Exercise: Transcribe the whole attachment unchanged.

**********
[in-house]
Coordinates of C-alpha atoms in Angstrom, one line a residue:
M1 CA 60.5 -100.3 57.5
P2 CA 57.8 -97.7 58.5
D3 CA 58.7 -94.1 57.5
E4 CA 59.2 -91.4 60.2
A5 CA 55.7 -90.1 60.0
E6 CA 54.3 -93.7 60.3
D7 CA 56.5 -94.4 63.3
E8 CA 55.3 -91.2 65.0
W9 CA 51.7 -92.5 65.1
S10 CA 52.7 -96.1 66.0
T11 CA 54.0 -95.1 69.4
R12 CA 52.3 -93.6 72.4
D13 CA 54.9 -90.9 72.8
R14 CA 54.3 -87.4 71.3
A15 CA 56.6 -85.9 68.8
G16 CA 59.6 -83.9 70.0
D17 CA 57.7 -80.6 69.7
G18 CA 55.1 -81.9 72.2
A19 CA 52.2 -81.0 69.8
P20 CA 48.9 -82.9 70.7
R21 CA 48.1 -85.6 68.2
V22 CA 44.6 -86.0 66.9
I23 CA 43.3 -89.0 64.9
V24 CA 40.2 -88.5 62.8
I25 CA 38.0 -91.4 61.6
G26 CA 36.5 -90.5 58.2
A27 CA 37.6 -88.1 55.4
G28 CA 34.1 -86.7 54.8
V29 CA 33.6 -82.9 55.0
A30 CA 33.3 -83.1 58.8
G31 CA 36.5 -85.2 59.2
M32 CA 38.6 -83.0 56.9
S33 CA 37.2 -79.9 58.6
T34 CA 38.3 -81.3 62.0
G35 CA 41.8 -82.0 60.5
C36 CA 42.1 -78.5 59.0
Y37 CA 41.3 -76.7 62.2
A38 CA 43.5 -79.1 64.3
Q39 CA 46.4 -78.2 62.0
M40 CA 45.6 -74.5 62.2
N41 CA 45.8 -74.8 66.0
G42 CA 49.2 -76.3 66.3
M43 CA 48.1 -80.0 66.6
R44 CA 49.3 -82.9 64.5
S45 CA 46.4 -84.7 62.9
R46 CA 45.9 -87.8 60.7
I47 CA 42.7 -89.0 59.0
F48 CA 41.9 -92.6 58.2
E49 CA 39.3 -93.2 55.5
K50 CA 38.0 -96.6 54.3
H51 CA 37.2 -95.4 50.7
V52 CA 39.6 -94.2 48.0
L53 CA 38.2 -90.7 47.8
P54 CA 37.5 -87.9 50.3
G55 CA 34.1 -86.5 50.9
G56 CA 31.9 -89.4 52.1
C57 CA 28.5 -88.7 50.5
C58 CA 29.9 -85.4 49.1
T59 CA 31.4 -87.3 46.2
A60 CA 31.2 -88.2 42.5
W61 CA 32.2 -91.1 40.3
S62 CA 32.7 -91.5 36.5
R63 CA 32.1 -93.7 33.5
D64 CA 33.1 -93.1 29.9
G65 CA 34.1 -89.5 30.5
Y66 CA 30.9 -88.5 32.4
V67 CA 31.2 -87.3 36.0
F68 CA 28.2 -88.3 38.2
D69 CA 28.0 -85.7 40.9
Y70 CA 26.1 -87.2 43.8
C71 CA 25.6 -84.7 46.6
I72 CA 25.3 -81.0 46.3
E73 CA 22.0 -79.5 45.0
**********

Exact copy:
[in-house]
Coordinates of C-alpha atoms in Angstrom, one line a residue:
M1 CA 60.5 -100.3 57.5
P2 CA 57.8 -97.7 58.5
D3 CA 58.7 -94.1 57.5
E4 CA 59.2 -91.4 60.2
A5 CA 55.7 -90.1 60.0
E6 CA 54.3 -93.7 60.3
D7 CA 56.5 -94.4 63.3
E8 CA 55.3 -91.2 65.0
W9 CA 51.7 -92.5 65.1
S10 CA 52.7 -96.1 66.0
T11 CA 54.0 -95.1 69.4
R12 CA 52.3 -93.6 72.4
D13 CA 54.9 -90.9 72.8
R14 CA 54.3 -87.4 71.3
A15 CA 56.6 -85.9 68.8
G16 CA 59.6 -83.9 70.0
D17 CA 57.7 -80.6 69.7
G18 CA 55.1 -81.9 72.2
A19 CA 52.2 -81.0 69.8
P20 CA 48.9 -82.9 70.7
R21 CA 48.1 -85.6 68.2
V22 CA 44.6 -86.0 66.9
I23 CA 43.3 -89.0 64.9
V24 CA 40.2 -88.5 62.8
I25 CA 38.0 -91.4 61.6
G26 CA 36.5 -90.5 58.2
A27 CA 37.6 -88.1 55.4
G28 CA 34.1 -86.7 54.8
V29 CA 33.6 -82.9 55.0
A30 CA 33.3 -83.1 58.8
G31 CA 36.5 -85.2 59.2
M32 CA 38.6 -83.0 56.9
S33 CA 37.2 -79.9 58.6
T34 CA 38.3 -81.3 62.0
G35 CA 41.8 -82.0 60.5
C36 CA 42.1 -78.5 59.0
Y37 CA 41.3 -76.7 62.2
A38 CA 43.5 -79.1 64.3
Q39 CA 46.4 -78.2 62.0
M40 CA 45.6 -74.5 62.2
N41 CA 45.8 -74.8 66.0
G42 CA 49.2 -76.3 66.3
M43 CA 48.1 -80.0 66.6
R44 CA 49.3 -82.9 64.5
S45 CA 46.4 -84.7 62.9
R46 CA 45.9 -87.8 60.7
I47 CA 42.7 -89.0 59.0
F48 CA 41.9 -92.6 58.2
E49 CA 39.3 -93.2 55.5
K50 CA 38.0 -96.6 54.3
H51 CA 37.2 -95.4 50.7
V52 CA 39.6 -94.2 48.0
L53 CA 38.2 -90.7 47.8
P54 CA 37.5 -87.9 50.3
G55 CA 34.1 -86.5 50.9
G56 CA 31.9 -89.4 52.1
C57 CA 28.5 -88.7 50.5
C58 CA 29.9 -85.4 49.1
T59 CA 31.4 -87.3 46.2
A60 CA 31.2 -88.2 42.5
W61 CA 32.2 -91.1 40.3
S62 CA 32.7 -91.5 36.5
R63 CA 32.1 -93.7 33.5
D64 CA 33.1 -93.1 29.9
G65 CA 34.1 -89.5 30.5
Y66 CA 30.9 -88.5 32.4
V67 CA 31.2 -87.3 36.0
F68 CA 28.2 -88.3 38.2
D69 CA 28.0 -85.7 40.9
Y70 CA 26.1 -87.2 43.8
C71 CA 25.6 -84.7 46.6
I72 CA 25.3 -81.0 46.3
E73 CA 22.0 -79.5 45.0